Do We Have a Right to Be Forgotten Online?


Last week the European Court of Justice considered a potential landmark case to determine people’s “right to be forgotten” online.

The case is seen as central to the ongoing debate over whether personal privacy should be considered more important than the public interest.

Judges heard from several stakeholders, including lawyers representing the Commission Nationale de l’Informatique et des Libertés (CINL – France’s data protection agency), Google, and human rights groups.

These groups, including British freedom of expression NGO Article 19, expressed concerns that the “right to be forgotten rule” could be abused by authoritarian states, for censorship purposes.

Google is firmly opposed to the “right to be forgotten,” but has complied with the ruling to delist search references within the European Union, when instructed by a court of law.

The CINL, however, argues that the firm should apply the delisting option to all extensions, regardless of national domain name. In other words it should extend worldwide.

In 2016, CINL fined Google €100,000 for non-compliance, leading Google to appeal the case to France’s highest court, which in turn referred it to the European Court of Justice.

Google claims that its search engine is already effective or over 99% of searches thanks to geo-blocking technology that prevents searches from within the EU accessing de-listed information in non-EU domains.

However, the CINL believes that a global implementation of the EU’s “right to be forgotten” is the only way to uphold this right. This interpretation was upheld by Canada’s Supreme Court in July 2017.

The EU and the Right to be Forgotten

 Image via StockSnap / Pixabay

The EU’s involvement in the “right to be forgotten” debate can be traced back to 2009, when Barcelona resident Mario Costa González complained to Google that a search for his name produced a newspaper item from 1998, which reported that some of his property had been sold to pay debts.

His argument was that such information was given unfair prominence and was out of date. He had asked the newspaper, La Vanguardia, to erase the item, but both paper and search engine rejected his complaint.

The case concluded in 2014, when the Court of Justice of the European Union (CJEU) ruled that internet search engine operators were responsible for the processing of personal information which appears on web pages published by third parties.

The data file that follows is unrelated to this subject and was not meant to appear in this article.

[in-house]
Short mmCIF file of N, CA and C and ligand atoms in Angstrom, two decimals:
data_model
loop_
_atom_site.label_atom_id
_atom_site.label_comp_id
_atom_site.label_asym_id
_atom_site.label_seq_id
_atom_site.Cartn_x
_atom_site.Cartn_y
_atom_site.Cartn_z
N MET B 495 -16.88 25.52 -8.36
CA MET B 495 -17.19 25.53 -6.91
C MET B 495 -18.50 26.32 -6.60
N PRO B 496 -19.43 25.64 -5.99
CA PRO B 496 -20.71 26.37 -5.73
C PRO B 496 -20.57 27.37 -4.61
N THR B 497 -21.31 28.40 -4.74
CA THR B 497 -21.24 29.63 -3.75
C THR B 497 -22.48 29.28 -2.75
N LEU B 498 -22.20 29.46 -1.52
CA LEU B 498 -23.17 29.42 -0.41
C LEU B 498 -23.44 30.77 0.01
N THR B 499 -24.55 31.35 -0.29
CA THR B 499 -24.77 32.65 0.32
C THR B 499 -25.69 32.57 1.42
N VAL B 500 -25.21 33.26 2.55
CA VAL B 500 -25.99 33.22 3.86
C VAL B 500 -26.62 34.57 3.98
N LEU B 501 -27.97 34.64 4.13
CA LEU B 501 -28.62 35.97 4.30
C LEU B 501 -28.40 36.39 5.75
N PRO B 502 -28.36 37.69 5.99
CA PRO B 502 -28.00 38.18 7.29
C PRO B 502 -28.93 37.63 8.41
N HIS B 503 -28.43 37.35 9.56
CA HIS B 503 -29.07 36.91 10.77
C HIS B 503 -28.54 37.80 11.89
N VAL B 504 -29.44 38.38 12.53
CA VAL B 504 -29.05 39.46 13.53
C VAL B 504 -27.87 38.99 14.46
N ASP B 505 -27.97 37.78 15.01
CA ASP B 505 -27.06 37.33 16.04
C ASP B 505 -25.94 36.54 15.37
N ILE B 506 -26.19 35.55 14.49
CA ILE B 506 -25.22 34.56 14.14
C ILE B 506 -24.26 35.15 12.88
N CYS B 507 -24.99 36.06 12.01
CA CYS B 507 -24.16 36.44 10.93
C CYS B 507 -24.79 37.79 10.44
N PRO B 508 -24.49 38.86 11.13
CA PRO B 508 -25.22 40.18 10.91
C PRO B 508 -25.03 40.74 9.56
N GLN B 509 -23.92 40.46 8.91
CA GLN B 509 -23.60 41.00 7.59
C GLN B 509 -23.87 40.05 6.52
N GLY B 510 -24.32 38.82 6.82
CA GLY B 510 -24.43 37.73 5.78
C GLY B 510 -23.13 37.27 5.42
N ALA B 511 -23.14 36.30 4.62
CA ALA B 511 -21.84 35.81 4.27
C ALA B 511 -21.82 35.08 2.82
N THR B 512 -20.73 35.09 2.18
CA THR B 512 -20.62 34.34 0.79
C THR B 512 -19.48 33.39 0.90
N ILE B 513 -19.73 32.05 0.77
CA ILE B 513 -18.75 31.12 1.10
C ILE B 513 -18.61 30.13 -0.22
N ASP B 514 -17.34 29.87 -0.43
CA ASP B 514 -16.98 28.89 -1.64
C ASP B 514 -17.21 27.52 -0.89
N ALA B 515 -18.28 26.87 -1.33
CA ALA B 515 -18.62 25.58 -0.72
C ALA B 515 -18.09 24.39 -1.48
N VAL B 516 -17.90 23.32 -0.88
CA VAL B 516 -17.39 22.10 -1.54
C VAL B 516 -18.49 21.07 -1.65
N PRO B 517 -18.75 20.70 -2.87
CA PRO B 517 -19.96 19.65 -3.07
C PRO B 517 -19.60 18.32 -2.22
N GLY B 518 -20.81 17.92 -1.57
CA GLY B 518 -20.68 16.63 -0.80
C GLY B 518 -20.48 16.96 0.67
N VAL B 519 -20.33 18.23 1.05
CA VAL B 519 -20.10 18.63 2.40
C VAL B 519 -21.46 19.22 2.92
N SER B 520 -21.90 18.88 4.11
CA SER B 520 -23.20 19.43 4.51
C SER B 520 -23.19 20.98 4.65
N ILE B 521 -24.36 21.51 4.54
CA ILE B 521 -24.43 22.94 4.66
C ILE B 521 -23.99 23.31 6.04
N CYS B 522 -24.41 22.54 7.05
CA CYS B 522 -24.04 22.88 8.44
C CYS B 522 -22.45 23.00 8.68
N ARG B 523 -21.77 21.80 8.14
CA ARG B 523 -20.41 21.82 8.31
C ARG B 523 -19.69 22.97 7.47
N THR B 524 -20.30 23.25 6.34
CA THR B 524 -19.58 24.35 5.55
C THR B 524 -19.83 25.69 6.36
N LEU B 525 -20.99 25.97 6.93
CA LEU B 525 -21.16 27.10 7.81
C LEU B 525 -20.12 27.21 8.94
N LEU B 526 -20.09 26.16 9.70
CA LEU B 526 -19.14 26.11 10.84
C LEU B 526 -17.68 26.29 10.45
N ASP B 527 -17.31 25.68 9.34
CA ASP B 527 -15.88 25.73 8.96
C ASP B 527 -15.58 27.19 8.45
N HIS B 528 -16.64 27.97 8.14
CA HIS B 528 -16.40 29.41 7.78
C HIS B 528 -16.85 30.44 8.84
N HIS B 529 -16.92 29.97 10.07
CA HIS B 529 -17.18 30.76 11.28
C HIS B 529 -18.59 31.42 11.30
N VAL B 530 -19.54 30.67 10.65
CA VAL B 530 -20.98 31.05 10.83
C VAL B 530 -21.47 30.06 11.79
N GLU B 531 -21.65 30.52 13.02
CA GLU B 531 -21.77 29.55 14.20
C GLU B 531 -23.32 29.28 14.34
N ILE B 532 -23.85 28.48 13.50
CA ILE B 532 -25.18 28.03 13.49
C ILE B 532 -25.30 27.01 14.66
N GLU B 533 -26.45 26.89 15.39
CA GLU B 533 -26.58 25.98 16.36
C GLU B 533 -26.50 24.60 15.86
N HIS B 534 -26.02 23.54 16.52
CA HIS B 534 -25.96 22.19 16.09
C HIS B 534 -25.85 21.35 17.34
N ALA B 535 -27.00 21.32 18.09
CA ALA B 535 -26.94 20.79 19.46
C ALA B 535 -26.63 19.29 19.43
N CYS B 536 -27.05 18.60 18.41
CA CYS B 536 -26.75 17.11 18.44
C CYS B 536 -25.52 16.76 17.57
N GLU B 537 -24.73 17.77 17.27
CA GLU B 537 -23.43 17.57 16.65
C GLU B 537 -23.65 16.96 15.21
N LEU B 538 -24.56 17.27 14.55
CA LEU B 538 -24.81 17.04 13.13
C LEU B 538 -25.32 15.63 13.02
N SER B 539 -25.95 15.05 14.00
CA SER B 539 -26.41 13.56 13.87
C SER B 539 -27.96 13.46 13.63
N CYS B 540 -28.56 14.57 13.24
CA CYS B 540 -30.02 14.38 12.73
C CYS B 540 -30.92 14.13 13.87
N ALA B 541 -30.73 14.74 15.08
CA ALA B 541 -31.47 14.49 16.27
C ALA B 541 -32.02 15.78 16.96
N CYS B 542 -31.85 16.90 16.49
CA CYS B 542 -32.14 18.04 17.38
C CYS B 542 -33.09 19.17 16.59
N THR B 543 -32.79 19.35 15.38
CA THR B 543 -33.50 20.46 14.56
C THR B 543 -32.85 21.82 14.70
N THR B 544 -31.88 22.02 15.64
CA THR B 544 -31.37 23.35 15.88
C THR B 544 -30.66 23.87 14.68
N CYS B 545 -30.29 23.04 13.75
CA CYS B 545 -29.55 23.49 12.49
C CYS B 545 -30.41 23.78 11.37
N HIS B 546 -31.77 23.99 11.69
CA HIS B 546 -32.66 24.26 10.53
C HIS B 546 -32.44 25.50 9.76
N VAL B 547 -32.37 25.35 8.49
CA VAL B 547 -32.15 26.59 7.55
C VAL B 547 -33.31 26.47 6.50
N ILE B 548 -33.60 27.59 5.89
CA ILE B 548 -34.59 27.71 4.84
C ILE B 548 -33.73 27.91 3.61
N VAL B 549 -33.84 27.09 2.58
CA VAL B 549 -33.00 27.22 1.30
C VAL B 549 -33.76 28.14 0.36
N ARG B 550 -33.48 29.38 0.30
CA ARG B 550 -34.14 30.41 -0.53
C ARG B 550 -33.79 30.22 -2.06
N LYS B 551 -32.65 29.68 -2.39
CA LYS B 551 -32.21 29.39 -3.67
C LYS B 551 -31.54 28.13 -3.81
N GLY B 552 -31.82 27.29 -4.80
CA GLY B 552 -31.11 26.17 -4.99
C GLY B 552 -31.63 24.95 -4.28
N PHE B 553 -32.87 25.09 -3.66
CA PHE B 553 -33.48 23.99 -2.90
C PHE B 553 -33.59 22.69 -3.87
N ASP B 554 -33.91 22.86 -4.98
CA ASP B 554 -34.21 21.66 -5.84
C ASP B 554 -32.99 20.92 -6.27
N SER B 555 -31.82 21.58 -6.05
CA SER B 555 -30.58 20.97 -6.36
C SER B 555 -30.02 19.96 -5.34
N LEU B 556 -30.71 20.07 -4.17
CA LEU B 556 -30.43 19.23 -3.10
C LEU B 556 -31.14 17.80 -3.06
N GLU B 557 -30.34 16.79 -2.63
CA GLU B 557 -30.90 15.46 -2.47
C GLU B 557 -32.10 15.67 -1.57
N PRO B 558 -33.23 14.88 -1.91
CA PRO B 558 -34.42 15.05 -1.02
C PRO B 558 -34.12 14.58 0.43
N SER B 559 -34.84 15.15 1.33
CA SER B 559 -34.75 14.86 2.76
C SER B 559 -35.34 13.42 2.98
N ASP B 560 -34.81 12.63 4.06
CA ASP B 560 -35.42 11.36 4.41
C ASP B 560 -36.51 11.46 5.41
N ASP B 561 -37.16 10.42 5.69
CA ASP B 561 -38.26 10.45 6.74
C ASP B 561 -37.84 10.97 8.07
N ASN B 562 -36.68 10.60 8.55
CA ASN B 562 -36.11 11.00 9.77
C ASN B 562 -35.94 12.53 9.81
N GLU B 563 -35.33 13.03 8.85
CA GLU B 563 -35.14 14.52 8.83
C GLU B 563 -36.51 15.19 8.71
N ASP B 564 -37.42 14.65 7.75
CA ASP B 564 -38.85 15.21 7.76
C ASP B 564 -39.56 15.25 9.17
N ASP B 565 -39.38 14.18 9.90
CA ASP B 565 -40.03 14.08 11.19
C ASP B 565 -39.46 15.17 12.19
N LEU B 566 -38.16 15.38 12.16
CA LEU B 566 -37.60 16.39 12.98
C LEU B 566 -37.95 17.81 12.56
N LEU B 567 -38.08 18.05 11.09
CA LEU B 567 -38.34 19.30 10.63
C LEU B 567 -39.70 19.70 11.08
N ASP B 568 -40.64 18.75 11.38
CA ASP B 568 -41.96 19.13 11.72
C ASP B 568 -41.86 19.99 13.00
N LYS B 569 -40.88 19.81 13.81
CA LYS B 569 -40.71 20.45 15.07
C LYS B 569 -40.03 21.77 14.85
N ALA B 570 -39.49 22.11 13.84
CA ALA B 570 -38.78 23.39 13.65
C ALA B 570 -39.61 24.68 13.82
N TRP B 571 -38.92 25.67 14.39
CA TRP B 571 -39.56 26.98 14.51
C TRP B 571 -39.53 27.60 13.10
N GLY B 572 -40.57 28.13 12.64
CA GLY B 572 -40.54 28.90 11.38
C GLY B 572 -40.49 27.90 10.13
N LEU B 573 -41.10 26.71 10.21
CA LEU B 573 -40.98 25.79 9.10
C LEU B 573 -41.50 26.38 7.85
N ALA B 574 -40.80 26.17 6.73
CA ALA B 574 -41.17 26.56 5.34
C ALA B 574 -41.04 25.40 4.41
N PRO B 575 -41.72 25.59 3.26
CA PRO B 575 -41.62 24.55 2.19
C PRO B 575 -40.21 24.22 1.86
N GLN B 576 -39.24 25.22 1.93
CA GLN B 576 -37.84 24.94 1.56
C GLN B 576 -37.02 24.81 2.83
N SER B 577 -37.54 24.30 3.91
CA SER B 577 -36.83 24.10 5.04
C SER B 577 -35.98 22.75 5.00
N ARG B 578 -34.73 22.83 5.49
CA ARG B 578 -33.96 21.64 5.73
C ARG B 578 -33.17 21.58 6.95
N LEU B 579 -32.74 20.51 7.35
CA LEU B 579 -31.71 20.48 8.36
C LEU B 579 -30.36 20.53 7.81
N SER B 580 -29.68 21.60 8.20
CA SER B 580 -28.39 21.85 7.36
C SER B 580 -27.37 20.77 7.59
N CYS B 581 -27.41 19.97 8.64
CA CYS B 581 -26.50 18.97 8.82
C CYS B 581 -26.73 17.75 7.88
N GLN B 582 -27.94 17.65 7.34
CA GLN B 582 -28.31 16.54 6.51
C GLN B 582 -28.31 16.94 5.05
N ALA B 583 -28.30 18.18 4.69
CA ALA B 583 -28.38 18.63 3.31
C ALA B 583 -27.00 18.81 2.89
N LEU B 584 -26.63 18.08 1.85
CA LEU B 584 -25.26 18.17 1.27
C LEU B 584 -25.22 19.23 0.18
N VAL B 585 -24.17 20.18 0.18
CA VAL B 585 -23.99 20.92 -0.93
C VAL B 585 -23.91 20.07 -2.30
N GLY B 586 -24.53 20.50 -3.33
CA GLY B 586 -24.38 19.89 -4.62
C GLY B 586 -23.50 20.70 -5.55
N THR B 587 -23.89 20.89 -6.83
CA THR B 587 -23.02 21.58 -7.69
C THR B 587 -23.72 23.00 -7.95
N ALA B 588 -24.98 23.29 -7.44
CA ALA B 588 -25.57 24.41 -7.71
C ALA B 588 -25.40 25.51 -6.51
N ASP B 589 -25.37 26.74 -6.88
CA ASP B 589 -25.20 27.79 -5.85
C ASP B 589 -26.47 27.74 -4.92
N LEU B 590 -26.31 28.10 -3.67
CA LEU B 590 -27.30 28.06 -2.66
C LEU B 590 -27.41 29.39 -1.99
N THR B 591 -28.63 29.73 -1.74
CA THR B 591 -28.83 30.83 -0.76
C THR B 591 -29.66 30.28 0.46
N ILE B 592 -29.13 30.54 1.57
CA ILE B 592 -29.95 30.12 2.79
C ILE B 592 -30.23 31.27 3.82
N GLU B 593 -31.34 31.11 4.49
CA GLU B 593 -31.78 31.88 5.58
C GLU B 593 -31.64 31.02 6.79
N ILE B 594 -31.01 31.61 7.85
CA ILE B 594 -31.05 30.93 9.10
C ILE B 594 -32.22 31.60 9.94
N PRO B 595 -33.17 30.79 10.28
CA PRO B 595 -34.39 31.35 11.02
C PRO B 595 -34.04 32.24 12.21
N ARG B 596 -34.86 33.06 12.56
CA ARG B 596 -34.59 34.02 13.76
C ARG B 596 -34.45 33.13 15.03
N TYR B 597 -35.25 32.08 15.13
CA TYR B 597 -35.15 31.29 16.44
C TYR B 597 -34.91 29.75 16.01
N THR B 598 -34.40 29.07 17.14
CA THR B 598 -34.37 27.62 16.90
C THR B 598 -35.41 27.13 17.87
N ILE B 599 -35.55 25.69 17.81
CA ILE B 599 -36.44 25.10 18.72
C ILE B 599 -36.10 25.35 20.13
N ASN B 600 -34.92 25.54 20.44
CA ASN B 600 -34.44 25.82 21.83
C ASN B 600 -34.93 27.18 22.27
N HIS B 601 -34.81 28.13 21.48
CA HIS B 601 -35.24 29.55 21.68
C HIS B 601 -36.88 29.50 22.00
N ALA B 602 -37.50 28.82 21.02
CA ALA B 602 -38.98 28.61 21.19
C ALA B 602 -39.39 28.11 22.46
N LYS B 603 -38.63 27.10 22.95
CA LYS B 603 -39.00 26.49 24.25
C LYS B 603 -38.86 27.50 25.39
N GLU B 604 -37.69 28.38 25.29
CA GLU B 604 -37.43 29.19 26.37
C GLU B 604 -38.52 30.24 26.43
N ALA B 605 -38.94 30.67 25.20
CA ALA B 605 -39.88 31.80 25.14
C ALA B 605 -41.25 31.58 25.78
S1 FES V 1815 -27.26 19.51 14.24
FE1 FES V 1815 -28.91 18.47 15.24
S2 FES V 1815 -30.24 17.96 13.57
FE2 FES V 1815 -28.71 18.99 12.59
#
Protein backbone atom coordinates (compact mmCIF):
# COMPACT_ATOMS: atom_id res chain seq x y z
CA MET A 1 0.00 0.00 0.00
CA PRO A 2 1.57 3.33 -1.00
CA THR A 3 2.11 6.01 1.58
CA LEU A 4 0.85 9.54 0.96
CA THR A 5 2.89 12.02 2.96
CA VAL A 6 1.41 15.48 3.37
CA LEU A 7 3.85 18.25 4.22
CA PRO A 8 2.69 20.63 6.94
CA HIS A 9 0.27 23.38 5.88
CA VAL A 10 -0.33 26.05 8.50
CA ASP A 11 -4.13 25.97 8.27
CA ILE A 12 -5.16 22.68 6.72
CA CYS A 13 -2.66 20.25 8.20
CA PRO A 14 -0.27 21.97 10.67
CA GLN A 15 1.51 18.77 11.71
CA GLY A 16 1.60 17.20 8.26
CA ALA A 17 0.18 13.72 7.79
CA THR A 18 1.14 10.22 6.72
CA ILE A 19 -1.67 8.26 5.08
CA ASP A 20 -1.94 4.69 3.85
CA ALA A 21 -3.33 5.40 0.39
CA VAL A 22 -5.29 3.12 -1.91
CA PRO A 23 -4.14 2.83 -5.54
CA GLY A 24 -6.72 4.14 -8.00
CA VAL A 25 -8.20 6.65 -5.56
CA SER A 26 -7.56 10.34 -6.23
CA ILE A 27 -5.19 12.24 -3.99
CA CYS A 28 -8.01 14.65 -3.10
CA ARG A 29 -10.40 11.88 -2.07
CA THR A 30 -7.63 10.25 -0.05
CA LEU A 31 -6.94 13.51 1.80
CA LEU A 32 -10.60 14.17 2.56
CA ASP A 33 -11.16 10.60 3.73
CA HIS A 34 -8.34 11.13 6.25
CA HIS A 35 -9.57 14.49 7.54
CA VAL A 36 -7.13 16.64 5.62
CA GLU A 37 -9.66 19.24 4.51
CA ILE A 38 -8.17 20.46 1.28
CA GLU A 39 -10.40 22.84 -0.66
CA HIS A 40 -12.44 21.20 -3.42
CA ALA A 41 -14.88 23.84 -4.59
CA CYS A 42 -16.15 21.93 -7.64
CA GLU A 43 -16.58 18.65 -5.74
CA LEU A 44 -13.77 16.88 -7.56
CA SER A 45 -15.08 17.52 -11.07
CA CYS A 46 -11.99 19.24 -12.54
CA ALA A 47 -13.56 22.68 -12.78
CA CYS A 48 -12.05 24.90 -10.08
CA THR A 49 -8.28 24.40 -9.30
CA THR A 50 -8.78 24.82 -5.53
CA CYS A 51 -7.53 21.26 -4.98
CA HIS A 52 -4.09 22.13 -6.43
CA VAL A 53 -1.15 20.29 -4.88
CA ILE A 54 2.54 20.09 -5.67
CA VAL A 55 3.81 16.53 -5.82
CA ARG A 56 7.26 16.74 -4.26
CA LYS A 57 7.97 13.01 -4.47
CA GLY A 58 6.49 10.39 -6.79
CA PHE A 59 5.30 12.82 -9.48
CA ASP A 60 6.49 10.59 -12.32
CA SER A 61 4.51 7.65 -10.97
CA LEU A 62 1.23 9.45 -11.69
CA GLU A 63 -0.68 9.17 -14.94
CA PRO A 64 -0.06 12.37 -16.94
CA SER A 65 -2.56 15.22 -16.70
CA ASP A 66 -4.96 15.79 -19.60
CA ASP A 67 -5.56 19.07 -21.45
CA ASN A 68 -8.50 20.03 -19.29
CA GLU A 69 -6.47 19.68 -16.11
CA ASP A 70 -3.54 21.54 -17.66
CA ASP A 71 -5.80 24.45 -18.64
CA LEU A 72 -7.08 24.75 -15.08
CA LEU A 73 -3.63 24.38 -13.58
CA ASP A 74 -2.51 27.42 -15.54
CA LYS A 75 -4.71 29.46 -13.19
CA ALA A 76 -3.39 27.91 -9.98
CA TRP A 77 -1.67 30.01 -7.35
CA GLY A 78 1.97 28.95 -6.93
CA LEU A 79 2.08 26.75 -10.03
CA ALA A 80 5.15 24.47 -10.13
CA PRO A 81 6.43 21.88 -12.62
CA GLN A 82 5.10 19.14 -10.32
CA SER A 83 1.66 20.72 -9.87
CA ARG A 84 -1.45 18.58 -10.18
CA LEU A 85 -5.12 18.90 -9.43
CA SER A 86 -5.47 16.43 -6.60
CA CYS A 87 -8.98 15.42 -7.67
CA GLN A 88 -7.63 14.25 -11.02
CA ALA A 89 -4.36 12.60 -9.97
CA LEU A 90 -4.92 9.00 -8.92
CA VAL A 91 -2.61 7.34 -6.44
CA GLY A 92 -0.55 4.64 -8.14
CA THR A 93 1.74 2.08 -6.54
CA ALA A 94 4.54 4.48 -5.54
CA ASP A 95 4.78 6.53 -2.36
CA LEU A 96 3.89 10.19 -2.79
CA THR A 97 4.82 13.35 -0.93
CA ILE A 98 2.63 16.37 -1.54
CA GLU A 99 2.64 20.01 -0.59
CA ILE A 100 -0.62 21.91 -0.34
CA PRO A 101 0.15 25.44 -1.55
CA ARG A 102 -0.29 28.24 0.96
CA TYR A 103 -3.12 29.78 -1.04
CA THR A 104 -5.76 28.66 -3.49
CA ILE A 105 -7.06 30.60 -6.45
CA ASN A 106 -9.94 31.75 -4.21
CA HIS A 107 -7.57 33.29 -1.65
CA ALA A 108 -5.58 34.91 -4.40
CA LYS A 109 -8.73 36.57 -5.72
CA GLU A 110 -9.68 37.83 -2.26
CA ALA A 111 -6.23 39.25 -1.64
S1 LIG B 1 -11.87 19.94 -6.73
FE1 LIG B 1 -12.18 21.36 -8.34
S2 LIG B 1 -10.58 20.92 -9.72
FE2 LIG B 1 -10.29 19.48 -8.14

Therefore they must consider requests from individuals to remove hyperlinks to web pages that result from searching their name.

Search engines must consider requests from individuals to remove hyperlinks

The grounds for removal include cases where search results are deemed to “appear to be inadequate, irrelevant or no longer relevant or excessive in the light of the time that had elapsed.”

The judges also argued that an individual’s “data” or privacy implicitly outranks the search engine’s commercial interest and the public right to know.

However, this would not be the case if the public itself carried a public interest in this information – as is the case in offline affairs.

The “right to be forgotten” was expanded in the recently introduced GDPR legislation.

As a result individuals have the right to request the removal of their data in several key circumstances, such as where the data is no longer necessary in relation to the purpose for which it was collected, where the individual withdraws consent and where the individual objects to the data, and there is no overriding interest in keeping it.

Google has so far removed 1.72 billion URLs following 566,000 requests. Facebook has been similarly affected by the ruling, with 18,723 links removed.

Implications for the Right to Information

Image of a statue representing justice, blindfolded
Image via Pixel2013 / Pixabay

Some argue that “the right to be forgotten” allows individuals greater control over personal privacy, others believe that these powers could enable authoritarian regimes to clamp down on publicly available information.

A report published in January 2018 by the Centre for International Media Assistance found that the “Right to be Forgotten” had resulted in news being censored and could lead to the erosion of freedom of the press.

A notable example of this comes from Italy’s highest court, which ruled in September 2016 that, after a period of two years, an article in an online news archive, Primadanoi, has expired.

Primadanoi, had published an article ten years before in March 2006 about a criminal case involving a restaurant owner. He had demanded Primadonoi remove it, later taking the website to court.

Many saw this ruling as a clampdown on information that individuals find inconvenient.

In April 2018, the UK’s High Court ruled in favour of a businessman who asked to remove information about his conviction, since it was “of little if any relevance” to future business activity, and had been served over a decade ago.

However, a second case carrying roughly the same request was rejected, with the judge ruling that the unrelated, anonymous client had “not accepted his guilt, has misled the public and this Court, and shows no remorse over any of these matters.”

In 2015, the Netherlands rejected a request from a convicted killer to erase all links between his name and the crime.

In some cases it seems the public interest has over-ridden the right of an individual to be forgotten.

A related ruling was delivered in June 2018 by Germany’s Federal Court of Justice, which refused to prohibit three different media outlets from allowing internet users to access documents concerning the applicants’ conviction for murdering an actor and mentioning their names in full.

In these last three cases it seems the public interest has over-ridden the right of an individual to be forgotten.

The European Court of Justice is expected to rule on this contentious issue in 2019.